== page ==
Burden of Dreams|
by Anne Hebert, Sheila Fischman,
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|A Choice of Lovers
by Anne Denoon
ANNE HEBERT WAS BORN in Quebec in 1916, published her first book of poetry in 1942, and has lived mainly in France since the mid-1950s. Her often violent, dramatic psychological novels have generally been interpreted as symbolist or surrealist accounts of the psychic struggle of Quebec in the 20th century that also explore the conflict between Jansenist and Gnostic views of the universe.
Whether such an interpretation can be firmly attached to Hebert's latest novel, Burden of Dreams, which won the Governor General's Award for fiction in French in 1992, is perhaps not within the province (so to speak) of this reviewer, a lapsed Protestant Ontarian. Yet from its very first page the reader is acutely conscious of entering a strange, unruly, and disquieting world.
The book begins with the arrival of Julien, a Quebecois, in Paris just after the Second World War, and it is immediately clear that his voyage is one of flight as much as discovery. No sooner is he settled in his hotel room than he is visited by the spirit (though in a robustly physical form) of his dead mother Pauline, who reminds him that he is "forbidden any pleasure, any joy, outside the strict enclosure of his childhood." Next morning he awakens to see a body (a suicide, perhaps?) being dragged from the Seine just below his window, a sight that, oddly, seems to reinvigorate him. Though Julien dutifully makes the touristic rounds, he finds Paris essentially inaccessible until, at a concert in a church, he encounters a mysteriously compelling woman who bears a kind of symbolic equivalence to his lost -- and forbidden -- first love, Lydie.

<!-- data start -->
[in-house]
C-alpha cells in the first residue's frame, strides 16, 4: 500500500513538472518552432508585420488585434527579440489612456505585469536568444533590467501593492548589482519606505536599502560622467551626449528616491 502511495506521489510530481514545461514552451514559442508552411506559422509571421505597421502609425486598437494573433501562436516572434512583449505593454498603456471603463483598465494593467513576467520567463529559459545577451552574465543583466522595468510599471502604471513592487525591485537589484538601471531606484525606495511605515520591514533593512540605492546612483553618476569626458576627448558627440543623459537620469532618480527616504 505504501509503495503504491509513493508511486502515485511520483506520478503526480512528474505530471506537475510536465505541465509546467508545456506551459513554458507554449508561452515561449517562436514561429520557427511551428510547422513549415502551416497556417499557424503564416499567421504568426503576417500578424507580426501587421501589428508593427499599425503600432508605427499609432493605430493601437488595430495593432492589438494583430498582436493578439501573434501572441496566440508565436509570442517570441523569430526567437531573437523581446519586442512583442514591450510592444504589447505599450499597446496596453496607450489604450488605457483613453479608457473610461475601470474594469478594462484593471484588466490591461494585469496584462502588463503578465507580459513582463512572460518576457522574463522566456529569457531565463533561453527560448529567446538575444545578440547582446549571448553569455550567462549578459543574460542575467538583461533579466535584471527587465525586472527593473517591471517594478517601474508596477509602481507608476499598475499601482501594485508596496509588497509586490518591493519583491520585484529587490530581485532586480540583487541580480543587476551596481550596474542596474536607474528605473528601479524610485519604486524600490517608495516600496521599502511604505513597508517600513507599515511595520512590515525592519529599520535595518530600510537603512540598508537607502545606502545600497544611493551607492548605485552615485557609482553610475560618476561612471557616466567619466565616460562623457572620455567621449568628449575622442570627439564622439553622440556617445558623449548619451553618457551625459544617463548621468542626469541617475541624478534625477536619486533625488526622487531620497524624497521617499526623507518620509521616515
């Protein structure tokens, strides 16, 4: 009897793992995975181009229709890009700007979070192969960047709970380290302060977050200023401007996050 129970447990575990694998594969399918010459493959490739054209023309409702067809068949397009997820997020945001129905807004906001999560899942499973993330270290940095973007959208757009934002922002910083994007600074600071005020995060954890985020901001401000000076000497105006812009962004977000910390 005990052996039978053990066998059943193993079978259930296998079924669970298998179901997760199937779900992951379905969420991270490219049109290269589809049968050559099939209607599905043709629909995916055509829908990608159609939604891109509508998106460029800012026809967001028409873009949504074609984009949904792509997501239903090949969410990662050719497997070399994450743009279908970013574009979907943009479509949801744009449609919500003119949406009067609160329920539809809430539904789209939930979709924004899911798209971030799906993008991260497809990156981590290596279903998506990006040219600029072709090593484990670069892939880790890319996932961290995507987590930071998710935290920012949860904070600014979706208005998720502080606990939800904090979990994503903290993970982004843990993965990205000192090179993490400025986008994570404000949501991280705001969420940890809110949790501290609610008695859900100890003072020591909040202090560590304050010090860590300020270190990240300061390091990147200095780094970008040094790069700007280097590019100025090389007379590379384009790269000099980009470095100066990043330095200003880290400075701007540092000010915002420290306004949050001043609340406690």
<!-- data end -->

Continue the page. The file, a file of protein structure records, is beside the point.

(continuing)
The book's second part delineates the geographic and psychological boundaries of that "strict enclosure," in a Quebec village in the early 1930s. Though Pauline, whose children "guarantee her a hold over the hostile and elusive earth," inevitably brings to mind the monstrous mother of Hebert's famous story "The Torrent," the futility and abjectness of her tyranny evoke as much pity as revulsion. Then, when Julien is 16, Lydie, "horse thief and the village's
queen of the night" gallops into this Oedipal Eden. In fact, she is a headstrong adolescent from a privileged yet vaguely decadent background, who is boarding with a local farmer until she returns to school in America. She casts a fatal spell over Julien and his sister, while she herself flirts with and finds her own degradation at the hands of a village lout. Lydie, a "poisonous flower," beckons towards sin and death, but also towards escape from the prison of childhood as well as the monotony of provincial life. She incites desire for the pleasures not only of the flesh, but also of the mind: music, art, and poetry (Lydie, as might be expected, prefers les maudits) -- in short, the delights, as well as the dangers, of life in the larger world.
In part three, Julien becomes first the caretaker of his once "huge and sacred" mother, now reduced by age and grief, and then her survivor, sequestered in the womblike "red room" of their apartment in Quebec City. When he sets out for Paris, he is leaving not only this secure confinement, but an entanglement with another woman, the guileless Aline, who gives him the same unconditional -- perhaps stifling'? -- love as did Pauline. In the book's final section, Julien must choose between the elusive, mocking Parisienne (surrogate for the impetuous, quasi-American Lydie) and the life-giving -- albeit banal -- normality offered by the Quebecoise Aline.
Burden of Dreams combines the starkness of a fable with acute, at times ironic, psychological observation, and its cast of archetypes is enlivened by quick strokes of individuality. The book's structure, too, is deceptively simple: in present tense throughout and organized in brief vignettes, it evokes both the immediacy of dreams and the disorder of memory, without obstructing the inexorable progress of the narrative.
Sheila Fischman's fairly literal translation maintains a not-quite-idiomatic formality, but the tone and sensibility of' Hebert's fiction seem to me so essentially francophone that it must resist colloquial English. And if a passage such as "that which was sacred and lay at the heart of her beauty" (from the context, Lydie's virginity, or innocence, or perhaps a sacred spark within her) seems blandly impenetrable, it is (at least to me) equally so in the original version: "ce qui etait sacre a l'interieur meme de cette beaute." Like all Anne Hebert's work, Burden of Dreams is very rich in symbol and allusion, but it is never utterly transparent.